Looking to Get Lost: Adventures in Music and Writing by Peter Guralnick (hardcover, 576 pages)... From Robert Johnson, Skip James and Lonnie Mack to Bill Monroe, Delbert McClinton and Tammy Wynette... and beyond!
By the bestselling author of Sam Phillips: The Man Who Invented Rock ‘n’ Roll and Last Train the Memphis: The Rise of Elvis Presley, this dazzling new book of profiles is not so much a summation as a culmination of Peter Guralnick’s remarkable work, which from the start has encompassed the full sweep of blues, gospel, country, and rock 'n' roll.
It covers old ground from new perspectives, offering deeply felt, masterful, and strikingly personal portraits of creative artists, both musicians and writers, at the height of their powers.
“You put the book down feeling that its sweep is vast, that you have read of giants who walked among us,” rock critic Lester Bangs wrote of Guralnick’s earlier work in words that could just as easily be applied to this new one. And yet, for all of the encomiums that Guralnick’s books have earned for their remarkable insights and depth of feeling, Looking to Get Lost is his most personal book yet. For readers who have grown up on Guralnick’s unique vision of the vast sweep of the American musical landscape, who have imbibed his loving and lively portraits and biographies of such titanic figures as Elvis Presley, Sam Cooke, and Sam Phillips, there are multiple surprises and delights here, carrying on and extending all the themes, fascinations, and passions of his groundbreaking earlier work.
"Peter Guralnick's Looking to Get Lost -- a literary masterpiece -- takes the reader on a fantastic journey through the very best of America's musical landscape. His jewel-like personal stories about Skip James, Bill Monroe, Doc Pomus, Solomon Burke, Joe Tex and others are priceless. Looking to Get Lost proves that nobody knows more about rhythm and blues, bluegrass, rockabilly, and soul music than Guralnick. This pulsing jukebox of a memoir and cultural history certifies that mighty claim."
―Douglas Brinkley, Author of Cronkite
"If there’s a leading figure among writers on American popular music -- one who both defines and transcends the field -- it has to be Peter Guralnick.”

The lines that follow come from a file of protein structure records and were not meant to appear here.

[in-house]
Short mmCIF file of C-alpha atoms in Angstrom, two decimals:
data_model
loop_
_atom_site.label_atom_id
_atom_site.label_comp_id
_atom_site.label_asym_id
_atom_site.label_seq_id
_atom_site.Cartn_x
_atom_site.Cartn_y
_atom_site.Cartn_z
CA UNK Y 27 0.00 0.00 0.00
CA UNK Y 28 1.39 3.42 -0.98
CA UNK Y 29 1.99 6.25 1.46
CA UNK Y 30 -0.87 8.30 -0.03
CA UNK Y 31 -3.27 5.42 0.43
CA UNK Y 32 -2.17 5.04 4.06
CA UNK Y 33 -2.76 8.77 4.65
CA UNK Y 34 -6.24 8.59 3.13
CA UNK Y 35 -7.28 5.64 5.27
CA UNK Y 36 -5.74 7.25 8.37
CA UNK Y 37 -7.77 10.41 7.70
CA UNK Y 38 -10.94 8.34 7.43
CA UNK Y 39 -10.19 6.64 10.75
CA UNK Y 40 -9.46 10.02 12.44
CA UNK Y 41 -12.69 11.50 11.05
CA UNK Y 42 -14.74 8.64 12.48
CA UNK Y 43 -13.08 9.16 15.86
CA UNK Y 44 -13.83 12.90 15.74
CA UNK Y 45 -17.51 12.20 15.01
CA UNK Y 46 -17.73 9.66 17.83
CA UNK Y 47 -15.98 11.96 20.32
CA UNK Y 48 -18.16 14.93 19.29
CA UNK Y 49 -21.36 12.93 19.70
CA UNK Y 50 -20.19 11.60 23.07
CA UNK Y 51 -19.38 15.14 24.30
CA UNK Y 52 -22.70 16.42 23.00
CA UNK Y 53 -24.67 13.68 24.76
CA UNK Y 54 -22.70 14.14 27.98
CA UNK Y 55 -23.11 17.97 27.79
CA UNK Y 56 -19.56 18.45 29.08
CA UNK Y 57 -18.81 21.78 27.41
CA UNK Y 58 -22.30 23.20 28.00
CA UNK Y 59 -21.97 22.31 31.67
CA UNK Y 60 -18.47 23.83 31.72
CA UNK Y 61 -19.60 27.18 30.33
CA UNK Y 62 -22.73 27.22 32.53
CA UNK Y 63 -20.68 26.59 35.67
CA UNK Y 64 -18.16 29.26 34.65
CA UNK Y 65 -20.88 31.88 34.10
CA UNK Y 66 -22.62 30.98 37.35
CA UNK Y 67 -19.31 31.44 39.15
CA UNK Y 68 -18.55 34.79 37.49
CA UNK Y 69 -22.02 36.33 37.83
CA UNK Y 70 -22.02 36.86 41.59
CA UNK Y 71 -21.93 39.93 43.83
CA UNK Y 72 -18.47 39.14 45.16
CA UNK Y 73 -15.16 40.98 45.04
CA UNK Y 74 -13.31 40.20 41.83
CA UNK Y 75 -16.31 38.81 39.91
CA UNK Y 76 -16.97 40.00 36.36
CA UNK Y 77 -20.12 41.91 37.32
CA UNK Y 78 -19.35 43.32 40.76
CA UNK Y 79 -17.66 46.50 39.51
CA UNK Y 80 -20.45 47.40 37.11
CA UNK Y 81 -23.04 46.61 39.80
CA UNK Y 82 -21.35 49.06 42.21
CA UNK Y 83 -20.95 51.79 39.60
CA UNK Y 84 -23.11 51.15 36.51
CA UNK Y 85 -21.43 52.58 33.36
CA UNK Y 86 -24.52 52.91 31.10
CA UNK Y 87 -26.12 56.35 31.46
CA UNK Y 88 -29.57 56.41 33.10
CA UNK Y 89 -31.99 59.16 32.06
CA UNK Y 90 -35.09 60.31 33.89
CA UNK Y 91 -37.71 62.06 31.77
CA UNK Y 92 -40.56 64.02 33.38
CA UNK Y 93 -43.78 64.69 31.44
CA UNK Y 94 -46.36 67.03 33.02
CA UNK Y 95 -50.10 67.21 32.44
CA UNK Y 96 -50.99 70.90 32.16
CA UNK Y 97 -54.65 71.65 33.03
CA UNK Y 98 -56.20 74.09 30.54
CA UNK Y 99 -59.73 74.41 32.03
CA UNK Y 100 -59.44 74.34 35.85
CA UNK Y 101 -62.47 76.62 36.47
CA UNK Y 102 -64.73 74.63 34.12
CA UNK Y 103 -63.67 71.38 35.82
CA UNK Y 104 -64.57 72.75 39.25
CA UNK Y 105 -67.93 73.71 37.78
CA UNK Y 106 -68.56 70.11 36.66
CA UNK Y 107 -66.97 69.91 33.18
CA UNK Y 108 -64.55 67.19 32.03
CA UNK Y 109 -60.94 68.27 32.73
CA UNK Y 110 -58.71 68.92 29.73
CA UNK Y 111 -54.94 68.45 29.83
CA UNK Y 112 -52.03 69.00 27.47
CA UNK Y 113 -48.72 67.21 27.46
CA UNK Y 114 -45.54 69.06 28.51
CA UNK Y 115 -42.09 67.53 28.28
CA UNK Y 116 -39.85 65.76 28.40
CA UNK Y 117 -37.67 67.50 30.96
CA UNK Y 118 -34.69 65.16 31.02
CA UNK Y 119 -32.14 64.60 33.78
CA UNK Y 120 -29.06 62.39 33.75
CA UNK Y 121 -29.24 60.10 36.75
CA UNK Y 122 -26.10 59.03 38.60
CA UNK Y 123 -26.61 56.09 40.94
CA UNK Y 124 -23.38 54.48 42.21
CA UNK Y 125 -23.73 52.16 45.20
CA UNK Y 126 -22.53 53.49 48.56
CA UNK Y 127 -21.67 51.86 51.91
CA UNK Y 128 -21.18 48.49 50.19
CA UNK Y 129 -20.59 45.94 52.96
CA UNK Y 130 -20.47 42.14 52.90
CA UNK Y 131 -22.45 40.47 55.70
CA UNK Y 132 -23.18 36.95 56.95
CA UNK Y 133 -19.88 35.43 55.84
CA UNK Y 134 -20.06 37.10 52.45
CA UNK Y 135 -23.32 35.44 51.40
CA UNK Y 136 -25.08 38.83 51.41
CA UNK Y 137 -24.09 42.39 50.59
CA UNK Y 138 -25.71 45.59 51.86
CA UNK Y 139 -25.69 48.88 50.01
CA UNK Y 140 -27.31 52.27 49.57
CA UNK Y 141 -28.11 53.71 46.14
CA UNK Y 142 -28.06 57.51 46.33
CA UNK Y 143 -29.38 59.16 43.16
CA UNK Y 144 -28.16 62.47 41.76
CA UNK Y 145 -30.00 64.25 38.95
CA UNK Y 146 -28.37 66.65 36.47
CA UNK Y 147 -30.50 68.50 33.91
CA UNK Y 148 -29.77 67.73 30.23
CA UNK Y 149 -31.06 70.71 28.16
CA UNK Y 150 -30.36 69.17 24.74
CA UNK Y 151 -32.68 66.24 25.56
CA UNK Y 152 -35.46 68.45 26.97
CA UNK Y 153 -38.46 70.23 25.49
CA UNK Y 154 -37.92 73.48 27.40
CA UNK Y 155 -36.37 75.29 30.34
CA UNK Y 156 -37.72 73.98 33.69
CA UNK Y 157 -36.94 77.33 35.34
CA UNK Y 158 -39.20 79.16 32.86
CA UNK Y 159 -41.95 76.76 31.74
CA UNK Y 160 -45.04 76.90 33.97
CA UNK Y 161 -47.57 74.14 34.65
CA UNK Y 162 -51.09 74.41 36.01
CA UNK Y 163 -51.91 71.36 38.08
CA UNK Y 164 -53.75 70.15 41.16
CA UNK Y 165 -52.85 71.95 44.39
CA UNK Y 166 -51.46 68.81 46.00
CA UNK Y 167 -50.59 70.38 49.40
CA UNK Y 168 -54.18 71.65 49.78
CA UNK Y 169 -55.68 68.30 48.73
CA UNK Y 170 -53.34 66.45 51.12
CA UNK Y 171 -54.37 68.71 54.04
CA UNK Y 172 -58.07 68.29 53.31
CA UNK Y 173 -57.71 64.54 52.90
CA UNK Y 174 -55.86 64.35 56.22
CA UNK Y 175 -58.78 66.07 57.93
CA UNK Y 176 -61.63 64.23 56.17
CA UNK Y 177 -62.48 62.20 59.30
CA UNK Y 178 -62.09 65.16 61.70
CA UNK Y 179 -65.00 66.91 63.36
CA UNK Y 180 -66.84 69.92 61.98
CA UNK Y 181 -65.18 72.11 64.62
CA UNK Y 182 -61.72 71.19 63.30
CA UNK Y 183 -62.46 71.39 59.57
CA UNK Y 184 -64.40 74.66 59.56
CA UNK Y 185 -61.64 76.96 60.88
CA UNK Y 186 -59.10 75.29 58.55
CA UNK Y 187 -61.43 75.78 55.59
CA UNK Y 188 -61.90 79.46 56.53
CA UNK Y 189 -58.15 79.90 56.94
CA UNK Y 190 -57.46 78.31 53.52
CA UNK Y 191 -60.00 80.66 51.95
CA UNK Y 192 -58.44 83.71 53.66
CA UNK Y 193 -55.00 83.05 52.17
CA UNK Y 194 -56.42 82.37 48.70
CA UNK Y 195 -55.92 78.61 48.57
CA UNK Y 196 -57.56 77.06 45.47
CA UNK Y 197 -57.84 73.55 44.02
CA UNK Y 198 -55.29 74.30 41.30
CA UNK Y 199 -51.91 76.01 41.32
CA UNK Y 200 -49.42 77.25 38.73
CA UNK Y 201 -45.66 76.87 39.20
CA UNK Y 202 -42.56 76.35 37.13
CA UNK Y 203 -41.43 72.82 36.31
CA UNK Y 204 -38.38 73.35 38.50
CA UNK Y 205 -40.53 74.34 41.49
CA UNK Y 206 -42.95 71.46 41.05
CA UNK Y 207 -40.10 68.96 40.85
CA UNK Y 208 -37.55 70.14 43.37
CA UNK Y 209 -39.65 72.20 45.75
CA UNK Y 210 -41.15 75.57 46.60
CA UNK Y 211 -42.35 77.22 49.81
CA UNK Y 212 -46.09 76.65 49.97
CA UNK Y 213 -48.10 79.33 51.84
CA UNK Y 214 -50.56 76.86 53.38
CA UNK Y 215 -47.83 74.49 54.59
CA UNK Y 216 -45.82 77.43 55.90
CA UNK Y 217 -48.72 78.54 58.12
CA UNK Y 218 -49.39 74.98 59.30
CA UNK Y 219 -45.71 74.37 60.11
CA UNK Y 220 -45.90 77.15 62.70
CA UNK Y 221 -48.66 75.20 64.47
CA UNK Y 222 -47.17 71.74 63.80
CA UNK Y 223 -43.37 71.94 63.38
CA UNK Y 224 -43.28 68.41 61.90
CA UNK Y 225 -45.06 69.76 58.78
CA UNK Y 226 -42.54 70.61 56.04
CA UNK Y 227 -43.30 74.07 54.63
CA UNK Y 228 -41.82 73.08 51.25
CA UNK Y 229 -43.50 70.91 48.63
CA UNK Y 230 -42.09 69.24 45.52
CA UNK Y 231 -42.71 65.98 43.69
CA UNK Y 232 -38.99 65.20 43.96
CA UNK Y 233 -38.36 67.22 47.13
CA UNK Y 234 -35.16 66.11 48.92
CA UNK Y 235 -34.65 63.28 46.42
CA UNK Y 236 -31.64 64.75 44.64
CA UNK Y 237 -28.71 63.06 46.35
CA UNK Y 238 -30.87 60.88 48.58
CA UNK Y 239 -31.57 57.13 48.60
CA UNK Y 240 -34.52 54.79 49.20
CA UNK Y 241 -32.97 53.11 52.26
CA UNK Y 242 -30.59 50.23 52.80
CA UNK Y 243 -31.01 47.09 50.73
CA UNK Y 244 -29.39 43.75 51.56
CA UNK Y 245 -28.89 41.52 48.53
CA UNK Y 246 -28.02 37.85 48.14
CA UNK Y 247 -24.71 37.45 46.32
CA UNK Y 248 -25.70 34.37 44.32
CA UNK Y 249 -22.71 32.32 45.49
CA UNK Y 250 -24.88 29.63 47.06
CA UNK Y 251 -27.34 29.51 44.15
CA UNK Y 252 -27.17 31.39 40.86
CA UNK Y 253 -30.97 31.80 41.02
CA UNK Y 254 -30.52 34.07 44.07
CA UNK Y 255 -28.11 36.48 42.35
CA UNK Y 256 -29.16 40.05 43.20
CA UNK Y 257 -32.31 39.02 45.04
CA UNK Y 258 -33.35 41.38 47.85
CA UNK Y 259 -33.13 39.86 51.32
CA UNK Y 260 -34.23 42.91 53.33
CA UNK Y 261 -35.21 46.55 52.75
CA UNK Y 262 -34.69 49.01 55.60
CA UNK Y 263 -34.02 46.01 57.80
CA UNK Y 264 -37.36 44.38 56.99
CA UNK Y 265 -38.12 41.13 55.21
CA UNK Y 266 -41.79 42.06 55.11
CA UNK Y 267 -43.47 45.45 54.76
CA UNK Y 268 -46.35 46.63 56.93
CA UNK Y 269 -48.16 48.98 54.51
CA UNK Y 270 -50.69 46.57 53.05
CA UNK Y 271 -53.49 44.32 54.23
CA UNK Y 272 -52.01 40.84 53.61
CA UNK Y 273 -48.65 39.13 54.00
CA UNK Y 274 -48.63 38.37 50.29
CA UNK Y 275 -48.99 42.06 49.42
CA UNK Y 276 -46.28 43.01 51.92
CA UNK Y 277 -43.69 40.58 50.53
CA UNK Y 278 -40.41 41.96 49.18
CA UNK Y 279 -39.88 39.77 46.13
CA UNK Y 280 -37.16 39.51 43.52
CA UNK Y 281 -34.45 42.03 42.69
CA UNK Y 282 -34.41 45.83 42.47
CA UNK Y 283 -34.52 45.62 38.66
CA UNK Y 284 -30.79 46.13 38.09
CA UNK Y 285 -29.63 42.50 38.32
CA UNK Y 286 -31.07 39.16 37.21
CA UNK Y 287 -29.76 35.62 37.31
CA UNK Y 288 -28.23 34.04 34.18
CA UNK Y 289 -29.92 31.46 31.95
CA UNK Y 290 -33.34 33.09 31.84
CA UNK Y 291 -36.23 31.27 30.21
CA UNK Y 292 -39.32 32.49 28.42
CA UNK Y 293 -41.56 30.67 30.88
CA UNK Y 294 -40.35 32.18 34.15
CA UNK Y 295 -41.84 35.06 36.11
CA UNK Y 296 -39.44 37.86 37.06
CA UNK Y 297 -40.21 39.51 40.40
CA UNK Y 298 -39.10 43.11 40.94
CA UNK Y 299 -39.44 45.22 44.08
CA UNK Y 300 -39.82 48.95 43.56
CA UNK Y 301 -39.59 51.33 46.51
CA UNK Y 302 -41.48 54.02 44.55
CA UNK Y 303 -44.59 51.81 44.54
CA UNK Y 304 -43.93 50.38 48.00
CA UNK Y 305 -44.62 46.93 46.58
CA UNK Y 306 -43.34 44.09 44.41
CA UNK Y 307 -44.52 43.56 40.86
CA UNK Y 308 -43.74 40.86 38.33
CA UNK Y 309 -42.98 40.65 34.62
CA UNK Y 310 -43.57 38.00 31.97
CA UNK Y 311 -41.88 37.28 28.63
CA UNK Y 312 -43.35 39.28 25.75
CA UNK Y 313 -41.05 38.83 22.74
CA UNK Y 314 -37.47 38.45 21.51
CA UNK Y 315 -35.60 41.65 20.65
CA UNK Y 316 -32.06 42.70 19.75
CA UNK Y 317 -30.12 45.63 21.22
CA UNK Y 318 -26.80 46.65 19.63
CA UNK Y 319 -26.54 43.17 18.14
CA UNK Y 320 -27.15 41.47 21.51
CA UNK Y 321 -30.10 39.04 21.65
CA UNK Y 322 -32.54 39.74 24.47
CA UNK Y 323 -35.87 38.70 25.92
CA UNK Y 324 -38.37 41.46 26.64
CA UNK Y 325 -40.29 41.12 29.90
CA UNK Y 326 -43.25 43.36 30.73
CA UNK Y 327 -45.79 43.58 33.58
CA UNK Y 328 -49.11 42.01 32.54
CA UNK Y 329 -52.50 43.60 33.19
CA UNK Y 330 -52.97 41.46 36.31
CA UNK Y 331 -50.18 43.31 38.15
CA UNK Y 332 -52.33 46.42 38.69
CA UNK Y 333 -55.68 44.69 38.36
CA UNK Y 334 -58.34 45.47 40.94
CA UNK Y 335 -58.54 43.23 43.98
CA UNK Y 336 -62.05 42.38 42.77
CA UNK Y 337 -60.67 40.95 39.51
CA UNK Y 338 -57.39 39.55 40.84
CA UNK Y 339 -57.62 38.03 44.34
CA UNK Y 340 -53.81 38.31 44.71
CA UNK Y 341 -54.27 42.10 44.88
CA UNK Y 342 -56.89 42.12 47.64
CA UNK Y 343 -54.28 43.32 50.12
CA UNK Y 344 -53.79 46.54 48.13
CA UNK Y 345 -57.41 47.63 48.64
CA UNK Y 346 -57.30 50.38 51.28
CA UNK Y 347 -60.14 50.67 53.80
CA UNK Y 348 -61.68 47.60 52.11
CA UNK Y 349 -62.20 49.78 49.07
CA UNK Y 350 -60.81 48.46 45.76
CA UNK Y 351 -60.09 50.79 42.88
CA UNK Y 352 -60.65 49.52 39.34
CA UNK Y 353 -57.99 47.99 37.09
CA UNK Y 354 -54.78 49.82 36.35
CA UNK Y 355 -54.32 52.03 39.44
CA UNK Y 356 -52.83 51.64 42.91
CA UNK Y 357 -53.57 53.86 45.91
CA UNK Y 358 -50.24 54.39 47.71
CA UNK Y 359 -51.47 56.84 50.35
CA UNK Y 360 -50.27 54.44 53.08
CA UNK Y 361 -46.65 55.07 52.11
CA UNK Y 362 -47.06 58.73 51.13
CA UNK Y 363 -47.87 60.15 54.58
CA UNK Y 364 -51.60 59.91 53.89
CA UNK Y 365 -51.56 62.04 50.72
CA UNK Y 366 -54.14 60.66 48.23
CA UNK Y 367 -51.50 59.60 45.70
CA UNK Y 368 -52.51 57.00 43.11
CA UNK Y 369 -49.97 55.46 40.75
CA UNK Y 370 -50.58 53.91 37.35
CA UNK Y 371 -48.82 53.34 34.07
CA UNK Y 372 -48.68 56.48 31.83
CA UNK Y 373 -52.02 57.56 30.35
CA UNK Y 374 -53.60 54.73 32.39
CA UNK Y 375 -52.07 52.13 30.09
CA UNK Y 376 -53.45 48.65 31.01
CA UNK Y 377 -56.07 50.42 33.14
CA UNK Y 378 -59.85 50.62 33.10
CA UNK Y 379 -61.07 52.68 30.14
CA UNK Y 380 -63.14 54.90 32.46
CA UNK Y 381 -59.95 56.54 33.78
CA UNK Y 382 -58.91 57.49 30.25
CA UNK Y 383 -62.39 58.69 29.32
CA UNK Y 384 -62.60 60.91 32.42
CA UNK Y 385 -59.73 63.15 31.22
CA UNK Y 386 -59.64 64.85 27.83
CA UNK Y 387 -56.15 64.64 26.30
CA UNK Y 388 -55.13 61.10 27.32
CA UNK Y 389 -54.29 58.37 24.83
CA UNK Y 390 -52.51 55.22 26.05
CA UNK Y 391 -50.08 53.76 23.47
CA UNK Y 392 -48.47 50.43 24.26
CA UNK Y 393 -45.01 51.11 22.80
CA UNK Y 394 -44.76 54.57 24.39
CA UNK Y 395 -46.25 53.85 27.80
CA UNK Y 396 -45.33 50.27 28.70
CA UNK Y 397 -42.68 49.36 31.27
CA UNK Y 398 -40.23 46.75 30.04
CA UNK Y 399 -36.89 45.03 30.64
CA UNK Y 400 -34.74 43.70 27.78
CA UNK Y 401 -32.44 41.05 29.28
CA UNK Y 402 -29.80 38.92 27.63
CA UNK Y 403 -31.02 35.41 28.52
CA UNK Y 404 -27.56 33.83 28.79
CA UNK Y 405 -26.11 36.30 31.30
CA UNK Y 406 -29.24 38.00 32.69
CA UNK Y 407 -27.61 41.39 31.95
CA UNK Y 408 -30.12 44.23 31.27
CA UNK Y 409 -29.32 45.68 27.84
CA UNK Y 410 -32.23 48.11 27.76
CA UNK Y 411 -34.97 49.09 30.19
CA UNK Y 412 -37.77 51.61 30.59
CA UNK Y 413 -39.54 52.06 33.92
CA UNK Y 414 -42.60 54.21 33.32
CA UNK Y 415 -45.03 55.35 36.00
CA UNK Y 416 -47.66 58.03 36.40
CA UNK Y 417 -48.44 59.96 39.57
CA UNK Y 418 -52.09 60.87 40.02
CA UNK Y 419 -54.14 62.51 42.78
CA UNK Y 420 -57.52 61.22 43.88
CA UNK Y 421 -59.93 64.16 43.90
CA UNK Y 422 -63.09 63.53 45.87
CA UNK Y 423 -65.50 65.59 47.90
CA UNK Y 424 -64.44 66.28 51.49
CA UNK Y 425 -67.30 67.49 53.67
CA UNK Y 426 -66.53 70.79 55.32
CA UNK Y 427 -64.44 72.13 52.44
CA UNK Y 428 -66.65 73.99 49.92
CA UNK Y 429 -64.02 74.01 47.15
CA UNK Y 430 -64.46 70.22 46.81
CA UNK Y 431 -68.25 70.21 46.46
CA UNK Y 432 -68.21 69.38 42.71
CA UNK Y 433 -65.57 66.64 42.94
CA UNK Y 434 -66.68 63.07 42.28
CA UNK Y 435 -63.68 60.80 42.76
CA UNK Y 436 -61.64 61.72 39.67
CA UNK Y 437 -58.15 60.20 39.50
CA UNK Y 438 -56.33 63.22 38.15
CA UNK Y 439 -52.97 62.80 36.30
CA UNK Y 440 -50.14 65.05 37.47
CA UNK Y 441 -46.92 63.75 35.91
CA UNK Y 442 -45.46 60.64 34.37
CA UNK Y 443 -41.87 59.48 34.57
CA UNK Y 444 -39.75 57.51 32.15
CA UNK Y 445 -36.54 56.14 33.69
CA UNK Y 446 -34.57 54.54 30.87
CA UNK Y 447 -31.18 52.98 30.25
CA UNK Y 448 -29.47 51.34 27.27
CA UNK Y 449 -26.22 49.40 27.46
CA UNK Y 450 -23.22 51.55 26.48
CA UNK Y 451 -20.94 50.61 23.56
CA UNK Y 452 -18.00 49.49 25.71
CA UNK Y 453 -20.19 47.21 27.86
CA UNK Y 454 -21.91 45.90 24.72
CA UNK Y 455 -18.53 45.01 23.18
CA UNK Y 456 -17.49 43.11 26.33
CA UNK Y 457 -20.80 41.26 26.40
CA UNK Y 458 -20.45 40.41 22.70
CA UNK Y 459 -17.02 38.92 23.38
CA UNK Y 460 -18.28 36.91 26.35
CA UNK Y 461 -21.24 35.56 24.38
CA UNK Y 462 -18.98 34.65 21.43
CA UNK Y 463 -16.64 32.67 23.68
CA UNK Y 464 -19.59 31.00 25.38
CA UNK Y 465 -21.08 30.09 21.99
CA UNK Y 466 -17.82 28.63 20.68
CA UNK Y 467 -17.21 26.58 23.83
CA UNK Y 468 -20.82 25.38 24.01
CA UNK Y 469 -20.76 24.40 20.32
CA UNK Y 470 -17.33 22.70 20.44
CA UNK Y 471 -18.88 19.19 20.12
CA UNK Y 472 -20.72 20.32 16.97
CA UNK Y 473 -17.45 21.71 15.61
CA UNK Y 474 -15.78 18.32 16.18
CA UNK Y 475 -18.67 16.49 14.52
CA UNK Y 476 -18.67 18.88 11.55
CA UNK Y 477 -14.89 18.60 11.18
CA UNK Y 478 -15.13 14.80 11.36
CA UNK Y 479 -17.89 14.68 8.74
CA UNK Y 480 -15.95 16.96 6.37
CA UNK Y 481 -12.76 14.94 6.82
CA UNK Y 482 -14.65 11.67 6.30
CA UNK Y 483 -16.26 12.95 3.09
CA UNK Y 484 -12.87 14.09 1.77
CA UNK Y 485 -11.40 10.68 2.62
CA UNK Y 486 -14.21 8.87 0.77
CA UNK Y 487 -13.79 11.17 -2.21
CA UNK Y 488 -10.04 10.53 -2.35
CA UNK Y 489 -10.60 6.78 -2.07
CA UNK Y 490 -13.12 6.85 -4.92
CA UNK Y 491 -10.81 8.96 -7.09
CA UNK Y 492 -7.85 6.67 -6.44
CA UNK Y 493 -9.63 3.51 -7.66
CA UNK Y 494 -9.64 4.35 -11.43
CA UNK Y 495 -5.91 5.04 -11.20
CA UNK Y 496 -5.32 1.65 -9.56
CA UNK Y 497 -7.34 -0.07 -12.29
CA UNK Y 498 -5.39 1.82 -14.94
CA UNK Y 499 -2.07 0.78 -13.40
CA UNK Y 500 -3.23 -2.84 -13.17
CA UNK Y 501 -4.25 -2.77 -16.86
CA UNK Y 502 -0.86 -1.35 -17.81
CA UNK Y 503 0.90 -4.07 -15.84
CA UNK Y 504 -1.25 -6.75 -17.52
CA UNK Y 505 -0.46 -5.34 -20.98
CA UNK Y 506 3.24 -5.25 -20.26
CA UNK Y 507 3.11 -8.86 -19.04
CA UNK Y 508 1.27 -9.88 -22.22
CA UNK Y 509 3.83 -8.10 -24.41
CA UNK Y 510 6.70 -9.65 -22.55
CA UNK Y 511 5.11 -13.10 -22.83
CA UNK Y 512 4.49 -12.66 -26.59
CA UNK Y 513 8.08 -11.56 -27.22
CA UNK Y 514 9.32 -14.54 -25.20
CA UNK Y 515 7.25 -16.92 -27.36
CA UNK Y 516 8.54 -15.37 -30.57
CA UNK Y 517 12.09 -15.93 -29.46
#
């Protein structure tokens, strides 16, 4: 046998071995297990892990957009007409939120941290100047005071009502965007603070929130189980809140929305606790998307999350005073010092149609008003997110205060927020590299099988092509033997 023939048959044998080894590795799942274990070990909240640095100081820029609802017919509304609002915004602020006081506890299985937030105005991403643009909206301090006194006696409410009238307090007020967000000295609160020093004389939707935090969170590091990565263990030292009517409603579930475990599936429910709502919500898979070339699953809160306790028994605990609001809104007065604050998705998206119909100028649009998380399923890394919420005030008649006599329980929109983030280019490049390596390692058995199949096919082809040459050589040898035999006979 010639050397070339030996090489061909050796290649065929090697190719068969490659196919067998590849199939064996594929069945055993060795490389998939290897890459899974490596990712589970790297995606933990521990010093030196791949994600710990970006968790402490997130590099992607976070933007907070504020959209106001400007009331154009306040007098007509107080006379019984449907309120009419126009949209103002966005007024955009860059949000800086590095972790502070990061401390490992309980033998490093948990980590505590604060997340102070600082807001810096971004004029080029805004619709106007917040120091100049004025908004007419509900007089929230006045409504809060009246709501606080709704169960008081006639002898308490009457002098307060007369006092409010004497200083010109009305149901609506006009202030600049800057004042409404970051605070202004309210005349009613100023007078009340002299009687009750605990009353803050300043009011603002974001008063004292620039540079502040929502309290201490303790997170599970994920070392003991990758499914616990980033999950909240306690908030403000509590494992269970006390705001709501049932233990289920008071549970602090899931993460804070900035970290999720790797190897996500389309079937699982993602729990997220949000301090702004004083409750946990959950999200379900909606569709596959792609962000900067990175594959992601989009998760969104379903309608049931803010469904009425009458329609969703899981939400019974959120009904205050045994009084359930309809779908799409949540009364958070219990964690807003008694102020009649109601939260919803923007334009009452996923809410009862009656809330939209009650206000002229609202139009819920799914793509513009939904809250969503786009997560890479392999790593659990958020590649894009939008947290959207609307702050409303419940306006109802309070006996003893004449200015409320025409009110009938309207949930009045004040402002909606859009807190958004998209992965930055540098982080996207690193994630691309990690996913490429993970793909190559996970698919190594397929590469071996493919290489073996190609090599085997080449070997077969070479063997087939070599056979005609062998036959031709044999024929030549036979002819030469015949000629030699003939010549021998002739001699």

―Preston Lauterbach, Wall Street Journal
“If this is what it means to get lost, it's a wonder anyone would ever care to be found.”
"Peter Guralnick is one of the 3 or 4 greatest writers in the country today. His searching intelligence, his unquenchable curiosity, his astonishing omnicompetence and his stunning scope of knowledge are all on display in this breathtaking volume dedicated to the odd duties of art and the taxing if transcendent assignments of genius. In Looking to Get Lost, Guralnick explores everything from the edifying enigma of blues icon Robert Johnson to the Appalachian absurdity of writer Lee Smith as he taps the veins of their, and other artists’, combustible originality -- all while fashioning his own inimitable aesthetic and sublime style as a formidable master of American letters."
―Michael Eric Dyson, author of Long Time Coming: Reckoning with Race in America
"Peter Guralnick is a dedicated explorer, and like all explorers with true mastery of their quest, he is singular and tenacious. He goes deep into the difficult emotional undercurrents, and the contradictions of success, in the lives of artists, and by subtle extension, into his own life. He is a writer of great sensitivity and intuition, who lyrically untangles the network that exists between artist and art, persona and humanity, rhythm and melody, the mortal desires that underscore it all, and, crucially and seamlessly, his own relationship to everything and everyone he contemplates."